Now, let's go back to around the time that the Unicode standard was born. Prior to UTF-8 existing, there was an encoding standard called UCS-2 that used 16-bit words (the WCHAR or wide character of you have done any Windows programming) to represent international characters. This had benefits for efficiency: doing things like finding the number of characters in a UCS-2 string is just as easy as a traditional C string. The designers of Microsoft Windows NT decided to adopt this fledgling standard and designed the whole system to be compatible with UCS-2. Of course, to make it compatible with all the C code in the world that did not understand wide characters and still wanted to use code pages and weird encodings, Windows also was designed with a compatibility layer that supports those too. Why 2 bytes? Well, 4 was seen as too much wasted space, and after all, 65535 characters should be enough for anyone.

 

As you can probably guess, it did not take long to determine that 16 bits was not actually sufficient to actually encode the world's character sets. Even efforts to merge common Japanese and Chinese characters, called Han Unification, did not yield enough space to represent all of the known characters (to say nothing of Emoji   !)

 

So, the Unicode standard grew, Windows switched to a new UTF-16 encoding which allowed using multiple 16-bit words to represent the extended characters. Unfortunately, UTF-16 that has none of the speed benefits of UCS-2 and none of the compatibility or size benefits of UTF-8. Effectively, internationalization in Windows is based on a mixture of different encoding standards, old, new and transitional, where programs can opt in or out of seeing all characters by explicitly enabling Unicode, or only some by living in an ASCII or code-paged world.

 

And today

 

Where does this tie in to the Metasploit Framework? Meterpreter now has Unicode Support on Windows. Why so long in coming? Effectively, Meterpreter was originally built as an ASCII-native C program that uses byte-size characters, taking advantage of the legacy support for ASCII and code pages in Windows. Flipping the switch wholesale to UTF-16 would break a number of things. The Ruby language (which the Metasploit Framework is based on) has gone through some growing pains as well with Unicode, but it is now a stable and first-class citizen.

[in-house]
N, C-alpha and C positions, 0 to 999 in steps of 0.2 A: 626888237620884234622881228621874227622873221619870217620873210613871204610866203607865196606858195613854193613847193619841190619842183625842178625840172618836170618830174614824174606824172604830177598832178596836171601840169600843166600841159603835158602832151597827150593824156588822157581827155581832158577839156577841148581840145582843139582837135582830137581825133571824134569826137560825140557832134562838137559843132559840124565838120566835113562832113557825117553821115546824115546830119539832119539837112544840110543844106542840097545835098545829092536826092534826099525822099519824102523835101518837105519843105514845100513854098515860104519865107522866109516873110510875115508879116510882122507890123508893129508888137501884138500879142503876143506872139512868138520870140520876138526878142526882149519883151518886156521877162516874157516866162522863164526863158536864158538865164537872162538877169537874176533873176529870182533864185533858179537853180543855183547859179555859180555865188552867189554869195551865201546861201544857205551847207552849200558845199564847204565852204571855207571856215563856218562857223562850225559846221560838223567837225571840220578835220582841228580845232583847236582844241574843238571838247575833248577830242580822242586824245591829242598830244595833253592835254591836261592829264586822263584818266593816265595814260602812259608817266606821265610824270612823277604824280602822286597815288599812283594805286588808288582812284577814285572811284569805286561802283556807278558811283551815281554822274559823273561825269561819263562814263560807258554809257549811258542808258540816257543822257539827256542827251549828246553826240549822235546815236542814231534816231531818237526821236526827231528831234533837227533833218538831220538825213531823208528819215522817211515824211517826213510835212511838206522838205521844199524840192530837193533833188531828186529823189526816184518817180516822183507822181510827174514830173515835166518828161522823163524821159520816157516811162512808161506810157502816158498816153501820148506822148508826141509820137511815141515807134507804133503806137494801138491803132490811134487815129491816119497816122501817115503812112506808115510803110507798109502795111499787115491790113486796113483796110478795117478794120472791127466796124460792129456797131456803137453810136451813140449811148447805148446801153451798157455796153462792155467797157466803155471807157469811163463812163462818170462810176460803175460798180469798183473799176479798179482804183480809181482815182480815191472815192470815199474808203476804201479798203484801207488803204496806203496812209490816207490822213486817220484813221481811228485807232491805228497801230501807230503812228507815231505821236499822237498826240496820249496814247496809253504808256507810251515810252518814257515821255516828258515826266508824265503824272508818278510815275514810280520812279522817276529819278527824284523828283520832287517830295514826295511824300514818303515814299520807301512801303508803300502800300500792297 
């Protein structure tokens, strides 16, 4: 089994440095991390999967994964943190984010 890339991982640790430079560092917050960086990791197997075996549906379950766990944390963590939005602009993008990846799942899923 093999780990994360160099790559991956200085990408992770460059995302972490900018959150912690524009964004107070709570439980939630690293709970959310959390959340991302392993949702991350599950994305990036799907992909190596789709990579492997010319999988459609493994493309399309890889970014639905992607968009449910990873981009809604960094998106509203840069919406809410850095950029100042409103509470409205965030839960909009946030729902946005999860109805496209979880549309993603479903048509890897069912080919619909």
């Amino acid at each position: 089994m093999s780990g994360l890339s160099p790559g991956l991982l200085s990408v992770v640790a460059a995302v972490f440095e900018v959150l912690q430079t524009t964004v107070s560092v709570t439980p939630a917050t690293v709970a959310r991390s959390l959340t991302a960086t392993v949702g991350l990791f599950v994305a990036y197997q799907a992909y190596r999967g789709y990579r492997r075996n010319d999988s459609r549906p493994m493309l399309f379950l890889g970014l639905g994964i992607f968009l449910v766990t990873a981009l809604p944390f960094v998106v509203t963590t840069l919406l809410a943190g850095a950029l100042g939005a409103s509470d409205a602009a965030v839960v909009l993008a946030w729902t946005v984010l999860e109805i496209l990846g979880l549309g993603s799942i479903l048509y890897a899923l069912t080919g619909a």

Thankfully, since UTF-8 support in Ruby 2 is actually very good (some might say over-zealous!), and since Meterpreter was already dealing in C strings, switching to UTF-8 was largely painless. In fact, once the Unicode filters were turned off in the Metasploit Framework, the Posix, PHP and Python meterpreters worked largely unmodified. On Windows, some string gymnastics are applied to convert from UTF-8 on the wire to UTF-16 which Windows is now based on. The Java language's support for Unicode largely mirrors Windows (it uses UTF-16 internally), but there is a Pull Request to add support there as well.

 

Here are some examples of its usage - it is largely transparent:

 

meterpreter > ls

 

 

Listing: e:\metasploit-framework\mytest\test

============================================

 

 

Mode              Size  Type  Last modified              Name

----              ----  ----  -------------              ----

40777/rwxrwxrwx   102   dir   2015-03-20 15:43:52 -0500  .

40777/rwxrwxrwx   1564  dir   2015-03-23 09:50:17 -0500  ..

100666/rw-rw-rw-  15    fil   2015-03-17 02:50:27 -0500  プロトタイプ.txt2

 

 

meterpreter > mv プロトタイプ.txt2 ʇıoʃdsɐʇǝW.txt

meterpreter > ls

 

 

Listing: e:\metasploit-framework\mytest\test

============================================

 

 

Mode              Size  Type  Last modified              Name

----              ----  ----  -------------              ----

40777/rwxrwxrwx   102   dir   2015-03-24 09:42:53 -0500  .

40777/rwxrwxrwx   1564  dir   2015-03-23 09:50:17 -0500  ..

100666/rw-rw-rw-  15    fil   2015-03-17 02:50:27 -0500  ʇıoʃdsɐʇǝW.txt

 

As a side note, the ls command gained a few new tricks of its own, such as viewing Windows 'Short' names for compatibility with older operating systems and MS-DOS:

 

meterpreter > ls -x c:\

 

 

Listing: c:\

============

 

 

Mode              Size       Type  Last modified              Short Name  Name

----              ----       ----  -------------              ----------  ----

40777/rwxrwxrwx   0          dir   2015-02-19 03:31:32 -0600  $SYSRE~1    $SysReset

40777/rwxrwxrwx   0          dir   2013-08-22 03:45:52 -0500  DOCUME~1    Documents and Settings

40555/r-xr-xr-x   0          dir   2015-03-17 04:29:10 -0500  PROGRA~1    Program Files

40555/r-xr-xr-x   0          dir   2015-03-19 10:48:07 -0500  PROGRA~2    Program Files (x86)

40777/rwxrwxrwx   0          dir   2015-03-18 08:21:01 -0500  PROGRA~3    ProgramData

40777/rwxrwxrwx   0          dir   2015-03-24 06:57:11 -0500  SYSTEM~1    System Volume Information

40777/rwxrwxrwx   0          dir   2015-03-17 04:33:11 -0500  METASP~1    metasploit

As well as new sorting options.

 

meterpreter > ls -h